Here And There. . .

  • Heartfelt condolences go out to Kurt Refvik, who previously worked along side Don Parks at BarterNet in Winnipeg, Canada. (Kurt and Don have attended numerous IRTA and NATE Conventions.) Kurt's 33-year-old wife, Kathy, passed away on May 30th due to complications from surgery. She leaves behind Leif, 2, and Nils, 4. A trust fund for the two boys has been set up.

    To help out a couple of innocent young kids, worthwhile gesture would be to forgo a "night out" and instead send a check along to: Leif & Nils Refvik Trust Fund, 1661 Warren Avenue, Weyburn, Saskatchewan, Canada S4H OM5 (P.S. Postage from the U.S. to Canada for 1 oz. letters is 60 cents.)

    Pressure continues for magazine publishers, as, for the first time in memory, sales on newsstands have fallen for two consecutive years. (Of the magazines sent to the newsstands, 37.5% are sold.)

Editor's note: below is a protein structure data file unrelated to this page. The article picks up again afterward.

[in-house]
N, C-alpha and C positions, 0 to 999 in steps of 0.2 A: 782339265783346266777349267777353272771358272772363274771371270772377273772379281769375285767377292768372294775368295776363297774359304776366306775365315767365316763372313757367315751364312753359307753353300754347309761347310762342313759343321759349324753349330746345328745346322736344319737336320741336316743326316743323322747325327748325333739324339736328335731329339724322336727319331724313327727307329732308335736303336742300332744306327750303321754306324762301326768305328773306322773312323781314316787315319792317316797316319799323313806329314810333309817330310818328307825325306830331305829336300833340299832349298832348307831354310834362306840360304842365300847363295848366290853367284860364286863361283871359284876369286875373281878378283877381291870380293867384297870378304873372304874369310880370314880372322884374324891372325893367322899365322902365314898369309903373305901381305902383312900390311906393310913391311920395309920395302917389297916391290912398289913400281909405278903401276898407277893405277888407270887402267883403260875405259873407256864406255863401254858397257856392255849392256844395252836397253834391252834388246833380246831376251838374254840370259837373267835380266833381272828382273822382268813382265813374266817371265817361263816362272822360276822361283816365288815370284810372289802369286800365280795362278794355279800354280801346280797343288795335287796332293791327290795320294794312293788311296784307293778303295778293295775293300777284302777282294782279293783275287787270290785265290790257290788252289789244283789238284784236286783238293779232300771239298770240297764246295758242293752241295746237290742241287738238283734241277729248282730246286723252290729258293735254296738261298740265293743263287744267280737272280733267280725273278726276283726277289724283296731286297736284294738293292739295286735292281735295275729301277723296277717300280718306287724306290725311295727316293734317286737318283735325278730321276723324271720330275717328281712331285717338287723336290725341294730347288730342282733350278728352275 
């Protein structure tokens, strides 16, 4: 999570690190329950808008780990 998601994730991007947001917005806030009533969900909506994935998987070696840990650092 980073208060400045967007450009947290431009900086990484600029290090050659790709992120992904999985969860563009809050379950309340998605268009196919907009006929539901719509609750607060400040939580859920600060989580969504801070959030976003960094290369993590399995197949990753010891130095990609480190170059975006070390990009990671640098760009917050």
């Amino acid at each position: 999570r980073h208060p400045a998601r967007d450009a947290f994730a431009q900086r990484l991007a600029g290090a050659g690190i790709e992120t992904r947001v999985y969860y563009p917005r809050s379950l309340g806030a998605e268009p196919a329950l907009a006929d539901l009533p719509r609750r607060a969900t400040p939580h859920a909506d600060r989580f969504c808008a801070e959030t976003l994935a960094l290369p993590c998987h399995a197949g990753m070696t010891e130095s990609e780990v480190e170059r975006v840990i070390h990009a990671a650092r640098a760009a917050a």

• If you live in Southern California, Houston, Phoenix or Seattle you've heard of Cal Worthington and his "dog" Spot! The 81-year old entrepreneur started in the car business in Corpus Christi when he rented a dusty lot for $25 in 1948.

    In 1950 he moved to Los Angeles, where he moonlighted as a radio traffic reporter, circling the city in a plane every morning and afternoon, in exchange for advertising time on three local stations which he then used to advertise his cars.

    Today, his six dealerships, three shopping centers and one office tower gross more than $600 million a year. Worthington also owns 10 ranches in California, Oregon and Nevada where he raises cattle, potatoes, nuts and alfalfa.

  • On page 117 of the FastStart Program II is an in-depth look at the possible trillion-dollar-a-year business looming on the horizon, as companies around the world could embrace corporate barter to exchange unproductive assets of every kind imaginable. That's about 2,500 times today's fulfillment activity.